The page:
Business leaders have no natural authority


Modern business and the people who lead it achieve authority through, and only through, their success. The legitimacy of their authority is achieved – literally – by delivering the goods.

When people tell us what to do, we tend to ask: “what gives them the right to do that?” We ask it of political, spiritual and intellectual leaders; we ask it of traffic wardens and teachers. The legitimacy of authority is a fundamental social and political issue that defines the structures of modern democracy.

Companies are among the most powerful of modern institutions and business leaders are among the most powerful people in modern society. What is the source of their legitimacy? Marx believed that the difficulty of finding good answers to these questions would destroy capitalism itself. So far, he has been wrong. But the health of capitalism nevertheless demands an answer.

When I said this at a recent conference, there was a crisp retort from a representative of the ubiquitous rightwing think-tanks. Tell people who ask these questions to mind their own business, he said. This answer is not likely to be well received outside the self-congratulatory world of rightwing think-tanks. But it is an extreme expression of a widely held view: the governance of companies is a matter of private contract. The composition of a board, the remuneration of its directors, the strategic direction of the company – all these are matters between the company and its shareholders.

In the face of well-known abuses, this doctrine is in retreat. The US Sarbanes-Oxley act prescribes in considerable detail what large companies must do. Britain’s new Operating and Financial Review requires large companies to give a public account of their current business and future plans. Yet there is equivocation in these provisions. Although they reflect concern about the broader impact of corporate activity on the public, they take the form of regulation of the relations between the business and its shareholders.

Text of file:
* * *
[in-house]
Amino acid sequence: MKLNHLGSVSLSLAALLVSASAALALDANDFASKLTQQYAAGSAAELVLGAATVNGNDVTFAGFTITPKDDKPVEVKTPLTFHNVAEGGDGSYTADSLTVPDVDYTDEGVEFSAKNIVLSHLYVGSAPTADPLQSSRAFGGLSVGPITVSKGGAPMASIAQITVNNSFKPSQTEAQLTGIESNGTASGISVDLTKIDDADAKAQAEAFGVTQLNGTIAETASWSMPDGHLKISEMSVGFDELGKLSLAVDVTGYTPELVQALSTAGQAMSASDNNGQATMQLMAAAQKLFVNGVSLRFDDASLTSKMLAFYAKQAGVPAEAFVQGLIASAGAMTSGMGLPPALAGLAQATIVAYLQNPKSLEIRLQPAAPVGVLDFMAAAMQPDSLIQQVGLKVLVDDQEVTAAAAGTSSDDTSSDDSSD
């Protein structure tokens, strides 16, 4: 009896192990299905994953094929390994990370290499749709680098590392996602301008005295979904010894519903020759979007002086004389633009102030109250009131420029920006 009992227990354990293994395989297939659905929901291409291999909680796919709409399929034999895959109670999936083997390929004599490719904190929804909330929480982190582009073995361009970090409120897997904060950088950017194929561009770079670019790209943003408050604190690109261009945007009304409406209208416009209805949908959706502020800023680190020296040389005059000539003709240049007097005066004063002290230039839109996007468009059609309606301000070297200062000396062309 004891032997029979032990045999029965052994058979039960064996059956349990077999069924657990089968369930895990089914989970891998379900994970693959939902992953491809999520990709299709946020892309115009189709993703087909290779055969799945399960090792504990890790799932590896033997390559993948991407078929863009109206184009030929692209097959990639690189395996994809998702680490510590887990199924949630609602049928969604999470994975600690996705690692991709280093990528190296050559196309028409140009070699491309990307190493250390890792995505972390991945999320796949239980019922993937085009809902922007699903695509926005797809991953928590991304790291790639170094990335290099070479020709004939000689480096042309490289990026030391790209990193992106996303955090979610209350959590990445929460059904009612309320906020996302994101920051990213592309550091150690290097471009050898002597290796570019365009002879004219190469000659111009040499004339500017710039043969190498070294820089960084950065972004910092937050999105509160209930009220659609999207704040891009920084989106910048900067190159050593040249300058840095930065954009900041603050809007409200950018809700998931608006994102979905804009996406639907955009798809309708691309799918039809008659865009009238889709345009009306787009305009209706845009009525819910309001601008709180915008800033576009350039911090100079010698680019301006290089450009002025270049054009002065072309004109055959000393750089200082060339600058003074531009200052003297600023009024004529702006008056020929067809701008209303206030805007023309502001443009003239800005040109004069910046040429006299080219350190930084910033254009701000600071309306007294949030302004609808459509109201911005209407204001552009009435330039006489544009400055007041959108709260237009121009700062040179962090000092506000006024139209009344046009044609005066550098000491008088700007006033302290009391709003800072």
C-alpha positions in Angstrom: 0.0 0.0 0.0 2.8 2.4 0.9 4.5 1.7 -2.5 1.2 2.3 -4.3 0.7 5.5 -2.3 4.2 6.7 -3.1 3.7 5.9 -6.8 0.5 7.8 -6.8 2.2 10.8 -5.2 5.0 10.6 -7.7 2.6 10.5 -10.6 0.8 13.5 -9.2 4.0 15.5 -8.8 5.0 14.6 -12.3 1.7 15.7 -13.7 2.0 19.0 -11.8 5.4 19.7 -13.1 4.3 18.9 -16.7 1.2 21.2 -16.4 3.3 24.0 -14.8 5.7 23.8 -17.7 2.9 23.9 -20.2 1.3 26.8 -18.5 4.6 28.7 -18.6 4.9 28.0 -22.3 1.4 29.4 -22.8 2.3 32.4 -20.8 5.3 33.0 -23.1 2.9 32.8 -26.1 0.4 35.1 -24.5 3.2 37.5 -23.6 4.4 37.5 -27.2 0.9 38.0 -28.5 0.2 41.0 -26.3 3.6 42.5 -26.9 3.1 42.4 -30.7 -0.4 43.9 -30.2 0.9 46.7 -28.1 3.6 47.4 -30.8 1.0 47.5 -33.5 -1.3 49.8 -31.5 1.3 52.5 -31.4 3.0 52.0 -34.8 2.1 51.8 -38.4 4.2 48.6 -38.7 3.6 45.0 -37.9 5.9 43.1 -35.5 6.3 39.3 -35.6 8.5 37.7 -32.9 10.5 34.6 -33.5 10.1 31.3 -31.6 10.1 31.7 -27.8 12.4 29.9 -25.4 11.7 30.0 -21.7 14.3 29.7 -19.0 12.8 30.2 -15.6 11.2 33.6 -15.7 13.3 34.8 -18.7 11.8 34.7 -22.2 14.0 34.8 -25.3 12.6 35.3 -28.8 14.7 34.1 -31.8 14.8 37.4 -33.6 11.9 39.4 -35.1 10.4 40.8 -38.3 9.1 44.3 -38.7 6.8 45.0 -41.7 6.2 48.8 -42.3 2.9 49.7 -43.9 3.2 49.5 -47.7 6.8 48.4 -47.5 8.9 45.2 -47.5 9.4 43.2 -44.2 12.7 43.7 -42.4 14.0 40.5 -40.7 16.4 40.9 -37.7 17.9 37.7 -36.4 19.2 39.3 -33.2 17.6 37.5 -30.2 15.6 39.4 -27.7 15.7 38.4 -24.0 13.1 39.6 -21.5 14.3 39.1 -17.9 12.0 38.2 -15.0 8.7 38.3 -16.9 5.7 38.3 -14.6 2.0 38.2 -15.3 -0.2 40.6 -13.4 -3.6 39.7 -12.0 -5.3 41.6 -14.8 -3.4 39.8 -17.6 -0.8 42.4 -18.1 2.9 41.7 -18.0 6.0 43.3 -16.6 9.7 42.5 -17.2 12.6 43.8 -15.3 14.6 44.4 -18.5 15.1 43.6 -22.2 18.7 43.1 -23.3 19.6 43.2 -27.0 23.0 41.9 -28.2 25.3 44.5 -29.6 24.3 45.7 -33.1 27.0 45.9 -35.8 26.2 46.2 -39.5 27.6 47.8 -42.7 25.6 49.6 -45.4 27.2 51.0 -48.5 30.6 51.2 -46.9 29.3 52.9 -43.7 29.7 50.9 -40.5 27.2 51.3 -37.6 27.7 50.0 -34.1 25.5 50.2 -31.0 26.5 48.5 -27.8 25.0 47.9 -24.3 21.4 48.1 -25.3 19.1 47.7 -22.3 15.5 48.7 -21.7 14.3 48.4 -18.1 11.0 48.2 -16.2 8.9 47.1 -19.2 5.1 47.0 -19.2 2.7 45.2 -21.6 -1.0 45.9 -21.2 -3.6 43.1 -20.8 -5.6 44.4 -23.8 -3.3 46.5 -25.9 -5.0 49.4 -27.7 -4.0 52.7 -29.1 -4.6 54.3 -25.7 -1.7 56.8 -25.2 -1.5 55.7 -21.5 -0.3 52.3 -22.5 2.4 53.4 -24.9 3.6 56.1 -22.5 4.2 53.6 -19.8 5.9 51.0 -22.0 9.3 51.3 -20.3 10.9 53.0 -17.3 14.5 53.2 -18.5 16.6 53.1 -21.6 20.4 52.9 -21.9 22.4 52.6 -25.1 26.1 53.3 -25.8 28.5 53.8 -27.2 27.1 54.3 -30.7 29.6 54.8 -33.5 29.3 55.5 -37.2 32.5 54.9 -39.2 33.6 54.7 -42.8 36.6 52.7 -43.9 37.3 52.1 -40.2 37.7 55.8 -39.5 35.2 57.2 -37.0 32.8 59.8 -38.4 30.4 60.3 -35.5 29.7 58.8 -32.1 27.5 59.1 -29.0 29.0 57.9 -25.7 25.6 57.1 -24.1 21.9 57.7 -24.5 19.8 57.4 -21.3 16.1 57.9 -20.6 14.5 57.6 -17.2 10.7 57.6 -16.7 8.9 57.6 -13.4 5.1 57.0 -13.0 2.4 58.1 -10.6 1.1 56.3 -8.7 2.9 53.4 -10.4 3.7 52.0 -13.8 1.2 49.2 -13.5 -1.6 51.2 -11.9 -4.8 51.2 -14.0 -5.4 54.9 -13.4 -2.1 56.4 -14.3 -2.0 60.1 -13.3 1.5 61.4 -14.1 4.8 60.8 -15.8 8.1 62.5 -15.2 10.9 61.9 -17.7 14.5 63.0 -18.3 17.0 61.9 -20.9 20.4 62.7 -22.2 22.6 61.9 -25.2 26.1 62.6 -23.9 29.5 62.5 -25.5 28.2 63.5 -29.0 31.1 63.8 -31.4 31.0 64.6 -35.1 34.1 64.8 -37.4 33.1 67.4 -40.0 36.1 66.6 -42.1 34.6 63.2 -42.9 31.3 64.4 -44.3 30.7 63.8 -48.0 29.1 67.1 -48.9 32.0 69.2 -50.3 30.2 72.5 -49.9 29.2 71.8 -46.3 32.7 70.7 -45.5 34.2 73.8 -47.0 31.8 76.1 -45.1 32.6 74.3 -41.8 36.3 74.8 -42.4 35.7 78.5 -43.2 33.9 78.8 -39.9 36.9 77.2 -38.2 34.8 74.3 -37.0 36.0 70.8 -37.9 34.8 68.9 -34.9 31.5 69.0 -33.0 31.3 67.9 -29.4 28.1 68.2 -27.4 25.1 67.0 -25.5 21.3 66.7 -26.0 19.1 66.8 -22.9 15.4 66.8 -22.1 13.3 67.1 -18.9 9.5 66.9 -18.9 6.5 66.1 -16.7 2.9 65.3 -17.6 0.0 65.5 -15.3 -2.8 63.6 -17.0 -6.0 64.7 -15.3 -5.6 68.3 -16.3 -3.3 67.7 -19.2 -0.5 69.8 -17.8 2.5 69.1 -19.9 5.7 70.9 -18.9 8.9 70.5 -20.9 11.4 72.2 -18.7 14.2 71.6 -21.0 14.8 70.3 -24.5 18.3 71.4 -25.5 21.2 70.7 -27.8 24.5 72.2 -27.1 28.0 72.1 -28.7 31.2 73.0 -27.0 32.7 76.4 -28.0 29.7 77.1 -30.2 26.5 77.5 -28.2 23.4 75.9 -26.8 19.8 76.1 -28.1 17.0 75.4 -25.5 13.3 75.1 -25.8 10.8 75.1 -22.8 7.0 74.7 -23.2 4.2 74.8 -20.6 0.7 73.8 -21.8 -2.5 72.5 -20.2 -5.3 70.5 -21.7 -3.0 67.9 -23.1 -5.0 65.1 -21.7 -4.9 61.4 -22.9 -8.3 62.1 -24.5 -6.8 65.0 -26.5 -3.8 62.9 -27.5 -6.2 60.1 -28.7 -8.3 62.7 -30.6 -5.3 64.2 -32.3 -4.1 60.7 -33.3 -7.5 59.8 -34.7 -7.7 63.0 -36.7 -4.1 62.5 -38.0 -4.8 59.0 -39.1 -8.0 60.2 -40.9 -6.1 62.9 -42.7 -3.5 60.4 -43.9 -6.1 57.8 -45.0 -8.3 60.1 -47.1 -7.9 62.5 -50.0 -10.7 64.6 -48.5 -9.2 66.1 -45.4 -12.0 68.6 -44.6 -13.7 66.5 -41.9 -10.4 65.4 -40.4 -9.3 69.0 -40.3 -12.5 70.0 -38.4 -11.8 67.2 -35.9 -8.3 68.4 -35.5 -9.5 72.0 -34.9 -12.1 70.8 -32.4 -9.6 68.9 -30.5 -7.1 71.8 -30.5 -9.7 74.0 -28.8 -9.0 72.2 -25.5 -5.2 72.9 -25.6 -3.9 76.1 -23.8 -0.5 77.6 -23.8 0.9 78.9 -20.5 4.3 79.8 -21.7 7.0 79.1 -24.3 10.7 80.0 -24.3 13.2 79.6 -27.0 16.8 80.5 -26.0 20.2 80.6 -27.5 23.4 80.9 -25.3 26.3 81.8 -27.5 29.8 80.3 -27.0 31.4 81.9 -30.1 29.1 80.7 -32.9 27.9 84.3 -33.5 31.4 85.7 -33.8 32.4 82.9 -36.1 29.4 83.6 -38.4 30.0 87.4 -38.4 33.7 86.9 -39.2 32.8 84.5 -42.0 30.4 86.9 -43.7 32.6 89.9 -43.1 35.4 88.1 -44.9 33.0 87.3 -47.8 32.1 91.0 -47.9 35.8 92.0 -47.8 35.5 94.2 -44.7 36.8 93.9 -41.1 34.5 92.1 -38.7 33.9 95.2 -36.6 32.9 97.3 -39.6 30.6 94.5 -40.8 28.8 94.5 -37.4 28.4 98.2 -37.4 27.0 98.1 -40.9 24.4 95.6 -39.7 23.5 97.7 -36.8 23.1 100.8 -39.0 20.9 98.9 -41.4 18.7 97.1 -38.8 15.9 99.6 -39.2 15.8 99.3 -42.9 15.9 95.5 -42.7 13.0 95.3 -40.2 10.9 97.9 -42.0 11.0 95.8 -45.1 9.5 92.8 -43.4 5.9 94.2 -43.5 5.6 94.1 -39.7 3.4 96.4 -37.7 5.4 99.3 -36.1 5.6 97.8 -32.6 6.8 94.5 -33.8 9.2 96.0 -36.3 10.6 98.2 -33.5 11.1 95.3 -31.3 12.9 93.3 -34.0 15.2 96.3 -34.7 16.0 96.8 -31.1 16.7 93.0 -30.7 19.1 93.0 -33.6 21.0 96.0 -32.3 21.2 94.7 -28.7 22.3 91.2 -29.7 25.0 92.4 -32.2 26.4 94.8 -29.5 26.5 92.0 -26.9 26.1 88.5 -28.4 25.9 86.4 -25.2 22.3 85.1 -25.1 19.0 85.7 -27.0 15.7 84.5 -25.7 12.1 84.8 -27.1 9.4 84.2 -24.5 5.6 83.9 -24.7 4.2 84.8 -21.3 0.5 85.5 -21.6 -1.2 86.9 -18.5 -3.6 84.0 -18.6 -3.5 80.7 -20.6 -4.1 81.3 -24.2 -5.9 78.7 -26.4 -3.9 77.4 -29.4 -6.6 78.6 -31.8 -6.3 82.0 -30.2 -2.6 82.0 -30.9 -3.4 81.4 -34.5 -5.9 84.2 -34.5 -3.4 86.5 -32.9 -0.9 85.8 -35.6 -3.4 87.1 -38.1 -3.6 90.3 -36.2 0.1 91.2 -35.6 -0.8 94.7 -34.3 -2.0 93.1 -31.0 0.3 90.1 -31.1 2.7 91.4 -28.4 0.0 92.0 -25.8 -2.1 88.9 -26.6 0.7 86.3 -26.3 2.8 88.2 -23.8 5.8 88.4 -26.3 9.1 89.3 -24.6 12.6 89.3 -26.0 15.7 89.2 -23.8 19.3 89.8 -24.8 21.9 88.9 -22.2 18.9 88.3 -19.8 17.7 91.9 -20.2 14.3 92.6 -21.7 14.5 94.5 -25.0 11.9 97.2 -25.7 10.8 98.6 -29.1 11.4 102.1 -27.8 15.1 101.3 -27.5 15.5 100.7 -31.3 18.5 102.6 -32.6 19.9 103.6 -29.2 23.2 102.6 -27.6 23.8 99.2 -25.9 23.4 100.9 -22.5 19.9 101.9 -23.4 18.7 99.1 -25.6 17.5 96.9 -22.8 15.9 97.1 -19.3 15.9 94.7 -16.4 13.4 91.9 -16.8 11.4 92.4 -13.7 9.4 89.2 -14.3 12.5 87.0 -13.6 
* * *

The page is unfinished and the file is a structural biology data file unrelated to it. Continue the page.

When I visit the local newsagent, it is impertinent to ask him about his corporate governance. I do not, and should not, ask him how many independent non-executive directors are on his board. If I do, he will probably suggest that I buy my Financial Times elsewhere. Conversely, if poor corporate governance means that he does not open the shop on time, I will stop patronising it. The market adequately governs our mutual relationship.

But my relationship with General Electric does not have this voluntary character. To avoid interaction with the company, I would have to decline admission to hospitals that use GE equipment; ensure that no aircraft powered by a GE engine will ever fly over my house; be confident that none of my insurance policies are underwritten by GE Insurance Solutions and that no part of my pension will be invested in GE stock or bonds. The company’s activities are so extensive that you necessarily encounter them daily, often without knowing you are doing so. GE’s business is our business even if we do not want it to be.

So we tell the Federal Aviation Administration to keep a vigilant eye on aircraft safety, employ regulators around the world to monitor the solvency of insurance companies and ask that the Securities and Exchange Commission and the Financial Accounting Standards Board review the company’s financial statements. But that is not enough. We reasonably expect that GE should care that its engines are safe, not just that they comply with FAA procedures; that if there is a problem with its medical equipment the company will try to put it right, not to cover it up; that GE financial statements are true and fair and not just compliant with accounting standards.

That is why the governance of large companies is a public as well as a private matter. When a company says: “we seek to create shareholder value”, it is proper to ask: “what gives you the right to do that?” The case for capitalism is not a moral one derived from abstract notions of freedom of contract but a pragmatic argument rooted in the success of the system in promoting efficiency and innovation. Modern business and the people who lead it achieve authority through, and only through, their success. The legitimacy of their authority is achieved – literally – by delivering the goods.

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